The native language in Amsterdam is Dutch, although it’s widely spoken in a number of other countries too, including Belgium and in the Caribbean. In total, it’s estimated that around 23million people around the world speak Dutch. However, ask anyone who’s been to the capital of the Netherlands what language is spoken in Amsterdam and the chances are that you’ll be told that it’s English. To some extent, this is true: the locals are well-versed in English and are happy to use it when talking to visitors. Despite this, it’s worth learning a few simple phrases to show willing. After all, a little politeness can go a very long way.
The Origins of Dutch
The language in Amsterdam has evolved from a West German tongue, Old Frankish. It has a lot on common with both Scandinavian and German, and features a lot of sounds that don’t exist in English, which can make it tricky for Brits to pronounce or navigate. In addition, its grammatical structure leans towards German syntax, making it confusing for those who haven’t learned to navigate the linguistic pitfalls. However, learning a busker’s version of the Amsterdam language can give you some distinct advantages when it comes to taking a holiday in this fantastic city.
Why Learn Useful Phrases?
Fluency doesn’t have to be an issue, as long as you can get away with a few basic pleasantries and greetings when using the native language in Amsterdam. Even learning how to say that you don’t understand Dutch can be a great help. Showing willing is a great way to endear yourself to the inhabitants, showing that you’re prepared to put in that little bit of extra effort, regardless of how little you’re able to say in the Amsterdam language.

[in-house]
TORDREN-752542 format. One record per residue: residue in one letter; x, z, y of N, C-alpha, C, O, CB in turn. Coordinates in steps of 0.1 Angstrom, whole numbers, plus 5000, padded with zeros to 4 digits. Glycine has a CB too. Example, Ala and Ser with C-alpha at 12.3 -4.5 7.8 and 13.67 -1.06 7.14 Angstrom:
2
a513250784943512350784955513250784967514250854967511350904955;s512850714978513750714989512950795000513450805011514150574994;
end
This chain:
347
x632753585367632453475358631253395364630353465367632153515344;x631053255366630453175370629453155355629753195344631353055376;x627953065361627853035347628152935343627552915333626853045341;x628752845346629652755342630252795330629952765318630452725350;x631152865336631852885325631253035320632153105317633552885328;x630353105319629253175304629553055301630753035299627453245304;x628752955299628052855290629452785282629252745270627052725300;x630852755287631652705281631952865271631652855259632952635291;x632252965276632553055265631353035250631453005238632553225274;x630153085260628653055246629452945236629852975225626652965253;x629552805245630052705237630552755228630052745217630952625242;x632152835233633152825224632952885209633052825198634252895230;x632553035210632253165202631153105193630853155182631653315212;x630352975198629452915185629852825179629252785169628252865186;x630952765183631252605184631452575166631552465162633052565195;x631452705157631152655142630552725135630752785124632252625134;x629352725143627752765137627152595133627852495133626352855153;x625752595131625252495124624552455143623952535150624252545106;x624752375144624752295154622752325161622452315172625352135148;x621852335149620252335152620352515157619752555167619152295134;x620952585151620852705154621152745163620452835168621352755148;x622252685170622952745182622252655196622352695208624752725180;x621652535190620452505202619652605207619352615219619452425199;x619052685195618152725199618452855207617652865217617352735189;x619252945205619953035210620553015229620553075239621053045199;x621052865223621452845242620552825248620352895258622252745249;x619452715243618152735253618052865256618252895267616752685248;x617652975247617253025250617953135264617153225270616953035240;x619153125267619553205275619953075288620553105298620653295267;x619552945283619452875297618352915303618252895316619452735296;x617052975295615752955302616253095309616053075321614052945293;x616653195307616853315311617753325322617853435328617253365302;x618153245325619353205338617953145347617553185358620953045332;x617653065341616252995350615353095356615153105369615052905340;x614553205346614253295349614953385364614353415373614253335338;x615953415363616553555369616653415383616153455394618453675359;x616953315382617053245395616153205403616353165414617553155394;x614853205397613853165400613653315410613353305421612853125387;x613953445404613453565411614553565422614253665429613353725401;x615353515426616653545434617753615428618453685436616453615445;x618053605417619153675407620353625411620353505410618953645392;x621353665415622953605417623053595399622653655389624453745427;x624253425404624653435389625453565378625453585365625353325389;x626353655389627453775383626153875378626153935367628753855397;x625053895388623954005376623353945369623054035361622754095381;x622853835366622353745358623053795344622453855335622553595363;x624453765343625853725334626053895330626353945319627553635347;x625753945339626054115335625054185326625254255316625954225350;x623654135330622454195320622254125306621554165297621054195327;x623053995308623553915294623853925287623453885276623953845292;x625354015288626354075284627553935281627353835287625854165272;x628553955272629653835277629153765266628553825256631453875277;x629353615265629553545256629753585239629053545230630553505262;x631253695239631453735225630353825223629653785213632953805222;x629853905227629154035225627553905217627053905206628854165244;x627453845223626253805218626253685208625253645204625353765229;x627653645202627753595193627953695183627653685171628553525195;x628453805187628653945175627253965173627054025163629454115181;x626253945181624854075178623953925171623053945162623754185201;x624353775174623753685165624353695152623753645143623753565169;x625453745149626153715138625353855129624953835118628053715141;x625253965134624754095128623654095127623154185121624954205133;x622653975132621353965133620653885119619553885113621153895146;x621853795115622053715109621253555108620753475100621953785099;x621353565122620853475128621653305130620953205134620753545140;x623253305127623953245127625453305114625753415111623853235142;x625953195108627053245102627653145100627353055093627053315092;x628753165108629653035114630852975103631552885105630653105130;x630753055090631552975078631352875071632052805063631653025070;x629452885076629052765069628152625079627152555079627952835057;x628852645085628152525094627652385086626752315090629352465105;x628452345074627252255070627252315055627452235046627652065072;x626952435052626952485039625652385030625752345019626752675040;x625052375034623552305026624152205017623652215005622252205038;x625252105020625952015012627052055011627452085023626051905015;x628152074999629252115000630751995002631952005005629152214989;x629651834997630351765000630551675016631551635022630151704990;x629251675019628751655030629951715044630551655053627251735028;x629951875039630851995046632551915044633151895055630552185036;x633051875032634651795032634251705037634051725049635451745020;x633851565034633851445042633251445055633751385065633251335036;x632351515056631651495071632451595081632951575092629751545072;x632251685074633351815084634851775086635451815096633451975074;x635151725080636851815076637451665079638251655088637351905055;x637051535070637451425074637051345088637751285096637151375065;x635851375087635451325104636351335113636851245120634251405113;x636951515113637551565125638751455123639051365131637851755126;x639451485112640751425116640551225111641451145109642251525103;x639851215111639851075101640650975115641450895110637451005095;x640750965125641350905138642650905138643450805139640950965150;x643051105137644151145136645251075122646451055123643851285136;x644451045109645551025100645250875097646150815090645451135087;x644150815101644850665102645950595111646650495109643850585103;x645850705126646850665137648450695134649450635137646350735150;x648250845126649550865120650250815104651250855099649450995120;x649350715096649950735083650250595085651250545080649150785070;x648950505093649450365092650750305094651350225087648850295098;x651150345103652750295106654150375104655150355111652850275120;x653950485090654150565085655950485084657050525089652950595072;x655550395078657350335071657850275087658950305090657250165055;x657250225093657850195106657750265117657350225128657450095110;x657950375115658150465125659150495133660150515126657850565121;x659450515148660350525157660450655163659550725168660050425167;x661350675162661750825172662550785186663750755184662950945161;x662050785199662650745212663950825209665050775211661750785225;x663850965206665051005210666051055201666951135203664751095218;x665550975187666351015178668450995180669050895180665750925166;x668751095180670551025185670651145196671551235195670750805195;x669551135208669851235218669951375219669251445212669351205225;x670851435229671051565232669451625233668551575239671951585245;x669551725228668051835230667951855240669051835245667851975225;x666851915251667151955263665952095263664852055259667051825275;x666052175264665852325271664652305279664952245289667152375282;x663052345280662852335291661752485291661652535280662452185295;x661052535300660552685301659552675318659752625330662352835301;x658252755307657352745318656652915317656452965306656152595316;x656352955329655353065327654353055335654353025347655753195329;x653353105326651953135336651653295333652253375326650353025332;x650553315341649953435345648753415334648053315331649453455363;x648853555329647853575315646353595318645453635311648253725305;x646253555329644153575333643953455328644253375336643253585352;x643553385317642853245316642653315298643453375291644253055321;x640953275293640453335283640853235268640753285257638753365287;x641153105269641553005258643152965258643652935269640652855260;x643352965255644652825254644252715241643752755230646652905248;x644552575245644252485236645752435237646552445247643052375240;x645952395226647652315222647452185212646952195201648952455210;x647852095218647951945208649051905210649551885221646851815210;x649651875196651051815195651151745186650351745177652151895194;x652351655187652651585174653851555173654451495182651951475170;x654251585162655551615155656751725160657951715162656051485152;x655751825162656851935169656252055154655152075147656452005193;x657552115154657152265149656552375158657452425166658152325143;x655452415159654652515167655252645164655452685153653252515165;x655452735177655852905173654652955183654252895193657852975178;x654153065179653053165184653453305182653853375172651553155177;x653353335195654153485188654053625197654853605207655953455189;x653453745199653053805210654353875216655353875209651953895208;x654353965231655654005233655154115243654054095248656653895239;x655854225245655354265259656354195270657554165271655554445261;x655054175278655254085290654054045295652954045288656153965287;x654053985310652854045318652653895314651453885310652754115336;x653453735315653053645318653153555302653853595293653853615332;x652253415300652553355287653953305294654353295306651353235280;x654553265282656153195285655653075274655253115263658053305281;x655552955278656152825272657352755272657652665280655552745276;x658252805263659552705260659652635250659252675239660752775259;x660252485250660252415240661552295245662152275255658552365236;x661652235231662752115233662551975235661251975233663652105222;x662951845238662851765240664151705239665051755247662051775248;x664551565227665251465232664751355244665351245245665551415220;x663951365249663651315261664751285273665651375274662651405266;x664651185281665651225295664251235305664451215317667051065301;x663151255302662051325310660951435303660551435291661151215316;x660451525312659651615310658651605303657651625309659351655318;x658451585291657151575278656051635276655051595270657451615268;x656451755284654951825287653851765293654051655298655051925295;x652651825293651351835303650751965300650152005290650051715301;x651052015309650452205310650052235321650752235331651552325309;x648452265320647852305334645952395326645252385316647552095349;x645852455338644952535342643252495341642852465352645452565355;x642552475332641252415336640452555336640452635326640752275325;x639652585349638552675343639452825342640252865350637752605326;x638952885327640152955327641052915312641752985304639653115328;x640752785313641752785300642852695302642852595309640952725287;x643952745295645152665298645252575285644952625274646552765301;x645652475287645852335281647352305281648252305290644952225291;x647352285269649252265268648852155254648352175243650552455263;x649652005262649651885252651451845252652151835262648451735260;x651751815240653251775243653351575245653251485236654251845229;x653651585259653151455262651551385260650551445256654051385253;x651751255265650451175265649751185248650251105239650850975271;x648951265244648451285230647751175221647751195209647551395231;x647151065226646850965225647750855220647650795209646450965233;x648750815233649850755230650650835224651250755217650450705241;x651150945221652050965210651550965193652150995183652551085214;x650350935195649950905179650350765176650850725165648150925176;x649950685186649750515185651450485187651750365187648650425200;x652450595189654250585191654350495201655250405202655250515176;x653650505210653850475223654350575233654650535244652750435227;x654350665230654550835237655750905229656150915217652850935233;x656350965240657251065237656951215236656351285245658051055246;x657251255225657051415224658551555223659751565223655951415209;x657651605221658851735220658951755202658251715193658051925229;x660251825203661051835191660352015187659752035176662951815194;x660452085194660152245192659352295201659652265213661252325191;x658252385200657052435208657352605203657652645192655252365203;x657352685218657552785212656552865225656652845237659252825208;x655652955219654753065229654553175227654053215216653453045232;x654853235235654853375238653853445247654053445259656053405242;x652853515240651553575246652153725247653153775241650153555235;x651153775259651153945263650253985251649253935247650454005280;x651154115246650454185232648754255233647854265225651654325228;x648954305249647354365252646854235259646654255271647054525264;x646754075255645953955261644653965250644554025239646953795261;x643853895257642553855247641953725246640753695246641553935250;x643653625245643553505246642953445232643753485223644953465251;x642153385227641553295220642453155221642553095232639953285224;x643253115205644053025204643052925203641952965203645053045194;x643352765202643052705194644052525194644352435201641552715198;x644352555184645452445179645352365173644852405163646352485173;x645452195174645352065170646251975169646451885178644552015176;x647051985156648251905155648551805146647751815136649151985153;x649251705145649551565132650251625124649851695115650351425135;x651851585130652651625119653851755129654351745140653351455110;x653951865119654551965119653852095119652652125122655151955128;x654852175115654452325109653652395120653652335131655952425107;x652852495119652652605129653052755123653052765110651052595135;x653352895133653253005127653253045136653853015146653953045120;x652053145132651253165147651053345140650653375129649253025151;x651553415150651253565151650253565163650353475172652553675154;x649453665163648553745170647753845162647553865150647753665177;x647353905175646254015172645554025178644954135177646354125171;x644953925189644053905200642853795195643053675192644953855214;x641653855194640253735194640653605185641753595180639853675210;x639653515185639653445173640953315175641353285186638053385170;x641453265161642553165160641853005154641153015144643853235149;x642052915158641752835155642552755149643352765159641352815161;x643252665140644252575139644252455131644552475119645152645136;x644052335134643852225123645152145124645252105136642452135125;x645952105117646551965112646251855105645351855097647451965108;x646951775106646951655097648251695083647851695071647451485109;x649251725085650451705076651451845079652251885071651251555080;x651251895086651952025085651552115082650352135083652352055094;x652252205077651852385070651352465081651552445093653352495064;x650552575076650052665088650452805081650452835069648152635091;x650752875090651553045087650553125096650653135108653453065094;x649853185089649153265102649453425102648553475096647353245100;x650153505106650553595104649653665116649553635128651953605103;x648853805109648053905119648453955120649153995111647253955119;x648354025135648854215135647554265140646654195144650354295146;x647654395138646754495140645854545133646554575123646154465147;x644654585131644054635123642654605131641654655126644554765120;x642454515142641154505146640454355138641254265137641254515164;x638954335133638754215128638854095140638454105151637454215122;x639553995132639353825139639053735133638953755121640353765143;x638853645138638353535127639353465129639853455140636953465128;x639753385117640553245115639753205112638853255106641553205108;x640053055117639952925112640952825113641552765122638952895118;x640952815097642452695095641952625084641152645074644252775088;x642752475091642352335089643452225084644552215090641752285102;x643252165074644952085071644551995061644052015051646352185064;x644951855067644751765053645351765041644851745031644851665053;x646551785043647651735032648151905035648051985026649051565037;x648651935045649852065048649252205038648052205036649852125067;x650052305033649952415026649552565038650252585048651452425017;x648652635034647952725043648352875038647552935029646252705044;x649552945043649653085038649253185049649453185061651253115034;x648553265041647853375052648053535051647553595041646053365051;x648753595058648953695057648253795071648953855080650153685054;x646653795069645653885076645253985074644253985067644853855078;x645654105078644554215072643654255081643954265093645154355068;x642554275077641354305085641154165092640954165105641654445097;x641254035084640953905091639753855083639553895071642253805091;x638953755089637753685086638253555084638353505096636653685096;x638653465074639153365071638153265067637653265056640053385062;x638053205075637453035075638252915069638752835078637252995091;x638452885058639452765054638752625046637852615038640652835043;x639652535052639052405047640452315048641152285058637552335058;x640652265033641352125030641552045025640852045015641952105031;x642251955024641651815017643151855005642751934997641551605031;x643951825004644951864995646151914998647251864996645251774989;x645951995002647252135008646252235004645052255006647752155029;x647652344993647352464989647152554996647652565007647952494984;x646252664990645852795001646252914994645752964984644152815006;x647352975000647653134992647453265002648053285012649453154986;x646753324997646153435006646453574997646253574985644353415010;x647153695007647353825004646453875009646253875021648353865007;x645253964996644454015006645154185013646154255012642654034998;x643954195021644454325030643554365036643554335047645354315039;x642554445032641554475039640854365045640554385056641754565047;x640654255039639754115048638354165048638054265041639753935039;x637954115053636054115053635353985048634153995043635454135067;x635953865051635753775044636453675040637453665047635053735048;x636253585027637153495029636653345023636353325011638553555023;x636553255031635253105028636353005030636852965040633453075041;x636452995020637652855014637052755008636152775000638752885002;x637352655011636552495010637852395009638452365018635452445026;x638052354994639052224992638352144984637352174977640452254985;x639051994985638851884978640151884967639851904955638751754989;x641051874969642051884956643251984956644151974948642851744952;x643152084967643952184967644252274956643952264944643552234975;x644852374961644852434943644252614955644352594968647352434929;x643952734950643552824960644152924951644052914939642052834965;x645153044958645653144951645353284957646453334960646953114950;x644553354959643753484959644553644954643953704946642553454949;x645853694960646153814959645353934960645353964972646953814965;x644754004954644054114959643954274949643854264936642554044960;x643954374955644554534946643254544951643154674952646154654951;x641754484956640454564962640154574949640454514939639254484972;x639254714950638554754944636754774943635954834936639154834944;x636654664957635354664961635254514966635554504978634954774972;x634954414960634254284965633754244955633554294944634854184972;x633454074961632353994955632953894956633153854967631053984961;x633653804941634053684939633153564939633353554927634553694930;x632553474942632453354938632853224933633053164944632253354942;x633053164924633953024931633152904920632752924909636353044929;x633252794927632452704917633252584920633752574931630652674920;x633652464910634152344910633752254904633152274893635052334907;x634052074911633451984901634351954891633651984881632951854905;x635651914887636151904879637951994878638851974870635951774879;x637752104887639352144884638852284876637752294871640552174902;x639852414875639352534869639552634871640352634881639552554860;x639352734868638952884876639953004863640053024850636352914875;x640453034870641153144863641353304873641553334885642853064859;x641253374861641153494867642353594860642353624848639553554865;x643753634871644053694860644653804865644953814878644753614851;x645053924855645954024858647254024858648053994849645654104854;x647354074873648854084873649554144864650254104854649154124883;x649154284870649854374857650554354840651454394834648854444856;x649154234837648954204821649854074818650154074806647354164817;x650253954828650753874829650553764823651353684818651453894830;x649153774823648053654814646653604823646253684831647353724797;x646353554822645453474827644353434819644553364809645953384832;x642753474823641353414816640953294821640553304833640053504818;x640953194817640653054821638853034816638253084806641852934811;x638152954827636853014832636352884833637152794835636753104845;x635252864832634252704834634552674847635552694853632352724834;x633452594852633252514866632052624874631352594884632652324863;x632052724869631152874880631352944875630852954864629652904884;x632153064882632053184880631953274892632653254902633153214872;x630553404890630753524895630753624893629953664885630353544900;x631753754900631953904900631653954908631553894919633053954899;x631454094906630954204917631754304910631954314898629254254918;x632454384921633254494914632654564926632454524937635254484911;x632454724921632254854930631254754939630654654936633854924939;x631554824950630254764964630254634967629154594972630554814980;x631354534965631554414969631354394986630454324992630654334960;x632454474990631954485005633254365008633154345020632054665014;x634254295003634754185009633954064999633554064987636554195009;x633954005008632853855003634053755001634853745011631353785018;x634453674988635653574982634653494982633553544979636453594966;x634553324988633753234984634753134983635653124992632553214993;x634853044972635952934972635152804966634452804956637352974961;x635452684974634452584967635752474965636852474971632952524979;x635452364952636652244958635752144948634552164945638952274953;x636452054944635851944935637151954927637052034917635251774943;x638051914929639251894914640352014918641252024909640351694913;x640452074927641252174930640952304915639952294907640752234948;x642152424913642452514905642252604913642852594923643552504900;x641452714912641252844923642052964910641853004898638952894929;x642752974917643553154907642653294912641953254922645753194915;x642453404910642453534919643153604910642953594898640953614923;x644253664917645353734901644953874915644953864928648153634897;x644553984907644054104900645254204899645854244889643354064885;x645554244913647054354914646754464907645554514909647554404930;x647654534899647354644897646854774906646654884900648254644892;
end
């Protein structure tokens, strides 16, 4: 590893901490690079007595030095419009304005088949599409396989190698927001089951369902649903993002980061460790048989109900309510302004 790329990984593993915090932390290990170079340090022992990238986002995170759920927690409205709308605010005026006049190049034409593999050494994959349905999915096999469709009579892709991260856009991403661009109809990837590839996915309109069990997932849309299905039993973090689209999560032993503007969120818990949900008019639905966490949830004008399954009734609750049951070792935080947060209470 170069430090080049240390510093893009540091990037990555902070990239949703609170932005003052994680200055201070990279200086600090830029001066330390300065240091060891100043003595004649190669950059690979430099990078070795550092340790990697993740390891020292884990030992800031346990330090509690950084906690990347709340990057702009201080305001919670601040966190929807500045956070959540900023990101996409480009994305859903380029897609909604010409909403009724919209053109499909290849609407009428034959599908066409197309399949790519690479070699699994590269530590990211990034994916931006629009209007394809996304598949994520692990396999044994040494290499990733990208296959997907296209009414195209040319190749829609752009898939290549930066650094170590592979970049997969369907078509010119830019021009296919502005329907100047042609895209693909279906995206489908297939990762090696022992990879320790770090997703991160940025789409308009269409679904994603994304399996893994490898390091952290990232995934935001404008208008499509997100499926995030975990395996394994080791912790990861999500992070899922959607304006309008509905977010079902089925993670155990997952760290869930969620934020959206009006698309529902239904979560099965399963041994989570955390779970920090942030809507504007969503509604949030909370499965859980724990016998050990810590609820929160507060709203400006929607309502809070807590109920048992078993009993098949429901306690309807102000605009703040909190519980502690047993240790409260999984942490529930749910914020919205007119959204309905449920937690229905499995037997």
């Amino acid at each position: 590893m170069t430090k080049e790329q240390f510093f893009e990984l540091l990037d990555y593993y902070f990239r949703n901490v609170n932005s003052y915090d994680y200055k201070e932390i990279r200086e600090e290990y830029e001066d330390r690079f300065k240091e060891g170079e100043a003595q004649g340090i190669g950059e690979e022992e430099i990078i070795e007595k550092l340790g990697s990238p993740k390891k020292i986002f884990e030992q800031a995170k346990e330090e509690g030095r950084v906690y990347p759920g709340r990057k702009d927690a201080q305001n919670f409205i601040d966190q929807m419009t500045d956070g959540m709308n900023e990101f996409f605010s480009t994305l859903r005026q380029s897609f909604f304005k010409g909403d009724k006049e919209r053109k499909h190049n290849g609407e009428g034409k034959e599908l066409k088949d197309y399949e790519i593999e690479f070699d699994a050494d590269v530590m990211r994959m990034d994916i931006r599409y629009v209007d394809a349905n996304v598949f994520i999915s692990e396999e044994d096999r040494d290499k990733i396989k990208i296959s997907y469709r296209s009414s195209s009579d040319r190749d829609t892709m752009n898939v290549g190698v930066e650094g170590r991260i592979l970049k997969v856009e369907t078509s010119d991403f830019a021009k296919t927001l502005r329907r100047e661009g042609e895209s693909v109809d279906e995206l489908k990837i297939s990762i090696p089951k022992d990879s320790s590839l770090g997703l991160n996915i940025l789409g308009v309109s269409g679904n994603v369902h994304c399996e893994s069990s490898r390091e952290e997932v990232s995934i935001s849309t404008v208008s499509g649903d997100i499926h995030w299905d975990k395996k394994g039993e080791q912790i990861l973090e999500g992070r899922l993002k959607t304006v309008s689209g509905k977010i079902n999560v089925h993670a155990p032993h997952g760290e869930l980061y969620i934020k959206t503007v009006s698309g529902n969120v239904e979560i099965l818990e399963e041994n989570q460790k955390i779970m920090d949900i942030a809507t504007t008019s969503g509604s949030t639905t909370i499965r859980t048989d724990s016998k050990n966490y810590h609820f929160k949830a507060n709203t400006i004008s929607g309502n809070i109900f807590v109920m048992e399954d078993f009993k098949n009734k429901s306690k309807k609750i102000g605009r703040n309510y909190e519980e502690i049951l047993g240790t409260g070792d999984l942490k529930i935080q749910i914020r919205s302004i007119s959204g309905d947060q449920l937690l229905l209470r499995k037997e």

Making Friends and Ordering Food
Learning the basics of the language in Amsterdam is a real ice-breaker, particularly when it comes to meeting new people. Amsterdam is a very friendly city and you’re never far from a conversation, particularly in the local bars. Having some simple Dutch up your sleeve can help you to make new connections and begin new friendships. On a more basic level, it can make ordering food and drinks a lot simpler, as your assumption that the waiter that is serving you can speak fluent English might be wrong. Armed with a bit of the local Amsterdam dialect, you might even find you get a little bit extra when it comes to your portion sizes, purely because you’ve made the effort to try what is quite a complex language.
Some Dutch Courage, thanks to Thomas Cook
While the language in Amsterdam might be a little challenging to achieve any fluency during a short holiday, you don’t have to bombard yourself with textbooks or apps to be able to get by.
We’ve compiled a few of the most-useful phrases to help you get more from your time in the city. Because the language in Amsterdam doesn’t always sound as it reads, we’ve added some sound files too, which will have you sounding like a native in no time. Click the ‘play’ icon and you’ll hear the correct pronunciation, which you can then learn in your own time.